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Research Papers: Gas Turbines: Manufacturing, Materials, and Metallurgy

Brazing and Wide Gap Repair of X-40 Using Ni-Base Alloys

[+] Author and Article Information
Stephen Schoonbaert

1125 Colonel By Drive, Department of Mechanical and Aerospace Engineering, Carleton University, Ottawa, Canada, K1S 5B6

Xiao Huang

1125 Colonel By Drive, Department of Mechanical and Aerospace Engineering, Carleton University, Ottawa, Canada, K1S 5B6xhuang@mae.carleton.ca

Scott Yandt, Peter Au

 Institute for Aerospace Research, Structures and Materials Performance Laboratory, National Research Council, 1200 Montreal Road, Ottawa, Canada K1A 0R6

J. Eng. Gas Turbines Power 130(3), 032101 (Apr 02, 2008) (10 pages) doi:10.1115/1.2836743 History: Received June 20, 2007; Revised June 22, 2007; Published April 02, 2008

Co-base superalloys are commonly used for vanes and parts of the combustion chamber in gas turbine engines. The Co-base superalloys are primarily solid solution strengthened and have good resistance to hot corrosion, creep, and thermal fatigue. In particular, Co-base alloy X-40 was used to fabricate the first stage NGV airfoils of T56 series engines; inspections after service have revealed that X-40 airfoils suffered from severe thermal fatigue damages. In this study, a new braze repair scheme is proposed; in which Ni-base alloys are used to repair the X-40 substrate in both narrow and wide gap configurations. Metallographic examination, X-ray mapping, and energy dispersive spectroscopy semiquantitative compositional analyses were carried out to study the microstructures in the braze joint in the as-brazed condition and after thermal exposure at 950°C. The results obtained so far suggest the formation of Cr-rich borides, eutectic phases, and various carbides in the joint. No TCP phases were found in the brazed joint and base metals adjacent to the joint. The high carbon content in the alloy X-40 may have played an important role in preventing the formation of TCP phases during brazing and subsequent thermal exposure.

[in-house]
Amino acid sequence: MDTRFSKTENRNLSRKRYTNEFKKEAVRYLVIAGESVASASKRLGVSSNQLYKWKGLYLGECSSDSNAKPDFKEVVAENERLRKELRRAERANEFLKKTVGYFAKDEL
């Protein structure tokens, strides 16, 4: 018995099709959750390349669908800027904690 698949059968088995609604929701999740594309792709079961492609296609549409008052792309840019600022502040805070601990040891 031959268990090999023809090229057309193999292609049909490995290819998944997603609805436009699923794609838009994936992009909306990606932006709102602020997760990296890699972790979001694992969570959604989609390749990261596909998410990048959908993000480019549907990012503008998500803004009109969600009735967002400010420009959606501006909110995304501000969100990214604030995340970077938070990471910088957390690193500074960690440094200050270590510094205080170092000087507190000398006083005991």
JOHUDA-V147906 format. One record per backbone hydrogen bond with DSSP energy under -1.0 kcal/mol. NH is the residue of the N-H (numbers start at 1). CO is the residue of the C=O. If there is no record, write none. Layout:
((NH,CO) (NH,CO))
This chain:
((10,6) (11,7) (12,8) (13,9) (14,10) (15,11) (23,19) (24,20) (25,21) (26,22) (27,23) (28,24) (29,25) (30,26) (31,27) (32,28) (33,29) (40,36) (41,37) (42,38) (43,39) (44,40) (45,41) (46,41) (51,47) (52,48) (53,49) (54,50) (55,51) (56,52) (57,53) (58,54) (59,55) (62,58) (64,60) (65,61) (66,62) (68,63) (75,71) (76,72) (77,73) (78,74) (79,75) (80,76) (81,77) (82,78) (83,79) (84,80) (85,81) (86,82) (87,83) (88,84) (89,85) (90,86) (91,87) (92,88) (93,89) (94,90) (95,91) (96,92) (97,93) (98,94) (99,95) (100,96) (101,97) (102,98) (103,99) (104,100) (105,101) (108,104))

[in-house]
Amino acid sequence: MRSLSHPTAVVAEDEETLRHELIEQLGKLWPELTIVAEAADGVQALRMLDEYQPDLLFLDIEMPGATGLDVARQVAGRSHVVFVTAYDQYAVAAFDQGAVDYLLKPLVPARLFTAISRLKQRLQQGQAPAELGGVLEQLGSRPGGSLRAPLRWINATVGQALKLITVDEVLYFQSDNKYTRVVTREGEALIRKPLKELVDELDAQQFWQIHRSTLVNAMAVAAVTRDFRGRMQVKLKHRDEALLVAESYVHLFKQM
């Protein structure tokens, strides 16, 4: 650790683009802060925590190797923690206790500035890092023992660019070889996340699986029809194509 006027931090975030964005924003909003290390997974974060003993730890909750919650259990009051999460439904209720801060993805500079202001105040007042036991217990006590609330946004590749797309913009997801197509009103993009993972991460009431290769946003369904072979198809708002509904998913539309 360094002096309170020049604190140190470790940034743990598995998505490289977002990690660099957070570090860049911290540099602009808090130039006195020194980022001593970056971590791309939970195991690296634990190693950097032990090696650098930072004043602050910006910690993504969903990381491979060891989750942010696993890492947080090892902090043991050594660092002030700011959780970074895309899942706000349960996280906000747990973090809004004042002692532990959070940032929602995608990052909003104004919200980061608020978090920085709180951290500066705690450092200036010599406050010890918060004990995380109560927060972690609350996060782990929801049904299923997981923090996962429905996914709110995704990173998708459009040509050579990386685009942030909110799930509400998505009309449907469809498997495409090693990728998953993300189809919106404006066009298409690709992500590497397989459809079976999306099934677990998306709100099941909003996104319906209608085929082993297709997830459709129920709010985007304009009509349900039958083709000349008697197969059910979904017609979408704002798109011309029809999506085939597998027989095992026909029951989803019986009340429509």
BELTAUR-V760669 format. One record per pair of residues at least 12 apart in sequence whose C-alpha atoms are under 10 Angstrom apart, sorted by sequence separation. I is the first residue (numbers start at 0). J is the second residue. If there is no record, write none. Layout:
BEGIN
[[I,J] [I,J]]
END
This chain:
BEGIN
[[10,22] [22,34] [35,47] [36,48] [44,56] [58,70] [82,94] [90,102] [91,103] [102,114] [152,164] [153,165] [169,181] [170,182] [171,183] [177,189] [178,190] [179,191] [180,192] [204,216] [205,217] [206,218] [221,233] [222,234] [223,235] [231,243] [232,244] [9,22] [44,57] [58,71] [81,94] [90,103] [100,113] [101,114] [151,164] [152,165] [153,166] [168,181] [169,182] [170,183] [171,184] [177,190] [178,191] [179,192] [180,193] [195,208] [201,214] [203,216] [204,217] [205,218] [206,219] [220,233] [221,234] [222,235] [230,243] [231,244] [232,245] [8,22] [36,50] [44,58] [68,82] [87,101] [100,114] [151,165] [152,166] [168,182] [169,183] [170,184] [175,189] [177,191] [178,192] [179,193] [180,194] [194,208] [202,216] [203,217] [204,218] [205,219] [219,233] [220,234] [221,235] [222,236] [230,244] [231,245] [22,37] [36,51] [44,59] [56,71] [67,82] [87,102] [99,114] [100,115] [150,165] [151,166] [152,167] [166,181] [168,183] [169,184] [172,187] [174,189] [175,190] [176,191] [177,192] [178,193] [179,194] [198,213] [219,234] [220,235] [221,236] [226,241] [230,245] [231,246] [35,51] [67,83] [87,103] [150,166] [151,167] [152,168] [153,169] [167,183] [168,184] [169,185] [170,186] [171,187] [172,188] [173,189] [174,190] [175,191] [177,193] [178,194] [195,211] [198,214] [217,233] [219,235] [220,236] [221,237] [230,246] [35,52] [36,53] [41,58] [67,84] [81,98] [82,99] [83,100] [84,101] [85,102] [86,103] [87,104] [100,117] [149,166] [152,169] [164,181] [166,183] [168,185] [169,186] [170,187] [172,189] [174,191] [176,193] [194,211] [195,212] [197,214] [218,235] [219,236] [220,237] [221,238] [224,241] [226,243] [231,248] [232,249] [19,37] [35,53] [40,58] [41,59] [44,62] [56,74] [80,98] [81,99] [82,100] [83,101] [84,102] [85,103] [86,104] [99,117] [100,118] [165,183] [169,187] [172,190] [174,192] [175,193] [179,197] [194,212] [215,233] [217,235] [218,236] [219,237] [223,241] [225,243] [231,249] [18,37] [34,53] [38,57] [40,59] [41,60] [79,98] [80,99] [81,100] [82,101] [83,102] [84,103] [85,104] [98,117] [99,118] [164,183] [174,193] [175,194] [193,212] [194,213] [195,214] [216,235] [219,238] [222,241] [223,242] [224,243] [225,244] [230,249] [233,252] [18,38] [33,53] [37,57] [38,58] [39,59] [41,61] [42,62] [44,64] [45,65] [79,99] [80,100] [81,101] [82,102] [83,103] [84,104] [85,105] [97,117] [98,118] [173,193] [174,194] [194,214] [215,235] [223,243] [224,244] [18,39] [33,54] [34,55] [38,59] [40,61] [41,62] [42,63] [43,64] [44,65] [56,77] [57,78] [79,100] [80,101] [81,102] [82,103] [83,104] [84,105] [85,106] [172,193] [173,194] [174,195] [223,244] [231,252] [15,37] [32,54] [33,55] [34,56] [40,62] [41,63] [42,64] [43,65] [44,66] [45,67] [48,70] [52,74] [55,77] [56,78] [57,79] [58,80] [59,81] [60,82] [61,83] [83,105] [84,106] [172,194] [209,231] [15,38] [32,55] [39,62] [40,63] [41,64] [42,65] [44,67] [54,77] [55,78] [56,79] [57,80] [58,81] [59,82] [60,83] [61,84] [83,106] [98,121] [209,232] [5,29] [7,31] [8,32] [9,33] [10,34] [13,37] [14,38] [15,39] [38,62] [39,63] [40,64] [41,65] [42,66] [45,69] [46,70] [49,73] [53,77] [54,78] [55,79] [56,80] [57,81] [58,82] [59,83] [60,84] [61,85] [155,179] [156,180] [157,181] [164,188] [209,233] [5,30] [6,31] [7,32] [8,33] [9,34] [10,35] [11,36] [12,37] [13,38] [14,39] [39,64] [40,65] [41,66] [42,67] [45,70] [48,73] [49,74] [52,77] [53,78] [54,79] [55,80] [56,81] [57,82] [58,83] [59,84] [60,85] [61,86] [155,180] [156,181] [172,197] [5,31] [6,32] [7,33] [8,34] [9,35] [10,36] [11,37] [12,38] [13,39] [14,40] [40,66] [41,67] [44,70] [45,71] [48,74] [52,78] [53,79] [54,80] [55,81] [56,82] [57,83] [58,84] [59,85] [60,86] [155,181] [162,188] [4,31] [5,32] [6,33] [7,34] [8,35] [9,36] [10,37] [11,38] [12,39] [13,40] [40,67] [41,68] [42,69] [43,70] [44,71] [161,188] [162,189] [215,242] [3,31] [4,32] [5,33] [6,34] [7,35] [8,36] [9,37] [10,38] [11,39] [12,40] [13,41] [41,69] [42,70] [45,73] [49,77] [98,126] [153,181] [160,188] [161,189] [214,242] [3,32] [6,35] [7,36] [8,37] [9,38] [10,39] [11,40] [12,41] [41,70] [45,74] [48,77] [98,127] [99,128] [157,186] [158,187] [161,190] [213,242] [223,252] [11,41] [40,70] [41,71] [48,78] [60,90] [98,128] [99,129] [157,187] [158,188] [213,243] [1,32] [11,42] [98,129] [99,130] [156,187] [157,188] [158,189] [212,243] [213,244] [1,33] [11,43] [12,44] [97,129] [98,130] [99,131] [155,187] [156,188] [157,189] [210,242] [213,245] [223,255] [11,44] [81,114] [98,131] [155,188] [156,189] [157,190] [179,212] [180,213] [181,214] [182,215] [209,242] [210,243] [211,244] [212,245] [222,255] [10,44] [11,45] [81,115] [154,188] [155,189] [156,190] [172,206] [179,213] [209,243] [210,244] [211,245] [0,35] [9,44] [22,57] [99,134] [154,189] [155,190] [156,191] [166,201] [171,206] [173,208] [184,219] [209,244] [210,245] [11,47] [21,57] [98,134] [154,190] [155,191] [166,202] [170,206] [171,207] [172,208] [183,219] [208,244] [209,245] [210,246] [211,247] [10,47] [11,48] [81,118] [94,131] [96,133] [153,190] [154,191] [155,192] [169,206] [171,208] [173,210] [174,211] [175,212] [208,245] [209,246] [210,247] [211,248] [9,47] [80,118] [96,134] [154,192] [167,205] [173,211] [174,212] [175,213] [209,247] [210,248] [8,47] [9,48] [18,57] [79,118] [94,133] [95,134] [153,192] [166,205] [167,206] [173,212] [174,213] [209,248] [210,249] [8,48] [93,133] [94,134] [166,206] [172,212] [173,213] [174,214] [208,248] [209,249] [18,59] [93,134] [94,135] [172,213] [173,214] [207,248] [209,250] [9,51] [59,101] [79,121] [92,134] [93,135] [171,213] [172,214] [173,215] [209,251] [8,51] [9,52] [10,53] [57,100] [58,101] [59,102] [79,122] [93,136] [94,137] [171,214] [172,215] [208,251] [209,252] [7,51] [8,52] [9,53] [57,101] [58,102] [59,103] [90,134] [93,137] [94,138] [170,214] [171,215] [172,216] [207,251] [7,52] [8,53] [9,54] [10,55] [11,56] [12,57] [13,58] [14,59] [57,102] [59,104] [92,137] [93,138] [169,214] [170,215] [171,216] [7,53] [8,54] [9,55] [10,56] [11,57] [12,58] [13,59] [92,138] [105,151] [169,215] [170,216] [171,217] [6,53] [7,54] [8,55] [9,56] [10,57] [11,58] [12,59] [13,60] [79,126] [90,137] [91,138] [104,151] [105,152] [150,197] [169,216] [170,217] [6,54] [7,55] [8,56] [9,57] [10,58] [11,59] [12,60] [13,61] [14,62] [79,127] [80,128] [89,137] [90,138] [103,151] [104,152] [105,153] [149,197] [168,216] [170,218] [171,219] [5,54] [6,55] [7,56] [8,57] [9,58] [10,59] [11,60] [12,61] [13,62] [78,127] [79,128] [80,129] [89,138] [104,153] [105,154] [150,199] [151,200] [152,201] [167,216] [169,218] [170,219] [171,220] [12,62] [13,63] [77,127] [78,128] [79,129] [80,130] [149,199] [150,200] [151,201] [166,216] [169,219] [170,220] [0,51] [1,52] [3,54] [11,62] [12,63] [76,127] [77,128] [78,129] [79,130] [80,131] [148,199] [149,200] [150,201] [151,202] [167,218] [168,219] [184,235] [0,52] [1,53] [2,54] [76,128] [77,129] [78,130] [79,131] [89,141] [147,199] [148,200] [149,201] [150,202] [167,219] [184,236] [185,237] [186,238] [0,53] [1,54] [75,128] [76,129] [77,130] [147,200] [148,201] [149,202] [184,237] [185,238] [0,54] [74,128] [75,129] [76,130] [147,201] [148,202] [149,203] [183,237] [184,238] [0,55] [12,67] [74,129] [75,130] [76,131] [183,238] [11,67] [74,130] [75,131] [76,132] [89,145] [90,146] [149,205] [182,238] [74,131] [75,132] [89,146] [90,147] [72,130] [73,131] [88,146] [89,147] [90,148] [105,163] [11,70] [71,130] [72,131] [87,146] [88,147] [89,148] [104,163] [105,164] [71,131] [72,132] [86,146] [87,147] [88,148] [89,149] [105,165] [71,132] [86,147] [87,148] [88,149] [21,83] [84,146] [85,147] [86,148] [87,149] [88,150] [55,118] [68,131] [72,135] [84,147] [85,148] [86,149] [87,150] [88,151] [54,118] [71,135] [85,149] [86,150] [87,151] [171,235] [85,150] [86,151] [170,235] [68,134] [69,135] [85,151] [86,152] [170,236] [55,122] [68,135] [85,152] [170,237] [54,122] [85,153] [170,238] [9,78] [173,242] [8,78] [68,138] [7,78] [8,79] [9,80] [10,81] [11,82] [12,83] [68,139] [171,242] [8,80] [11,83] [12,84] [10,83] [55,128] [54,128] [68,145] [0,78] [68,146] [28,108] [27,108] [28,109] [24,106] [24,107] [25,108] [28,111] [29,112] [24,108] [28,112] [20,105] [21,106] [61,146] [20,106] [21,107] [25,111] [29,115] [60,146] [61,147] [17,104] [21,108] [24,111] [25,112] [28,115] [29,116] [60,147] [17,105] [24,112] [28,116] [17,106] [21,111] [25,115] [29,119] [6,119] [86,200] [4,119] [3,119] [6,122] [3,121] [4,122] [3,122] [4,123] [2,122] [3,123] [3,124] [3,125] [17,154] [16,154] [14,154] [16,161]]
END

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Copyright © 2008 by American Society of Mechanical Engineers
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References

Figures

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Figure 1

Narrow gap joint with controlled gap using tack weld

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Figure 2

Specimen cutaway showing the 7:4 ratio of filler metal powder (IN 738 or X-40) to braze powder (BNi-9)

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Figure 4

Example of elemental mapping of all selected elements (wide gap braze with X-40 and BNi-9)

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Figure 5

Optical image of narrow gap repair area

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Figure 6

(a) Narrow gap braze region between IN 738 and X-40. (b) Microstructure in braze gap region. Phases observed: refractory RP, CB, and APs in the IN 738 matrix. (c) RP phase observed along the IN 738/braze and X-40/braze interface. (d) Hexagonal CB in the IN 738 matrix. (e) Acicular carbon-rich phase found near the IN 738/braze interface.

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Figure 7

Elemental maps of selected elements for the narrow gap joint in the as-brazed condition

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Figure 8

(a) Narrow gap braze between IN 738 and X-40 after 840h thermal exposure at 950°C. (b) Phases observed in the braze and interface regions: (c) refractory RP, (d) CB, (e) acicular carbon-rich phase (AP), and Zr-rich phase (ZP).

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Figure 9

Elemental maps of the narrow gap joint after thermal exposure

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Figure 10

Optical image of repair of a wide gap repaired X-40 sample

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Figure 11

(a) Wide gap braze and interface regions. (b) Microstructure constituents in the region: (c) dark blocky phases (BPs), (d) angular CB, and (e) eutectic phases (EPs)

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Figure 12

(a) Microstructure of the interface in the wide gap braze with X-40+BNi-9. (b) Dark blocky carbide phase (BP). (c) Cr-rich carbon boride phase (CB).

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Figure 13

Microstructure of wide gap brazed joint after 840hours thermal exposure at 950°C

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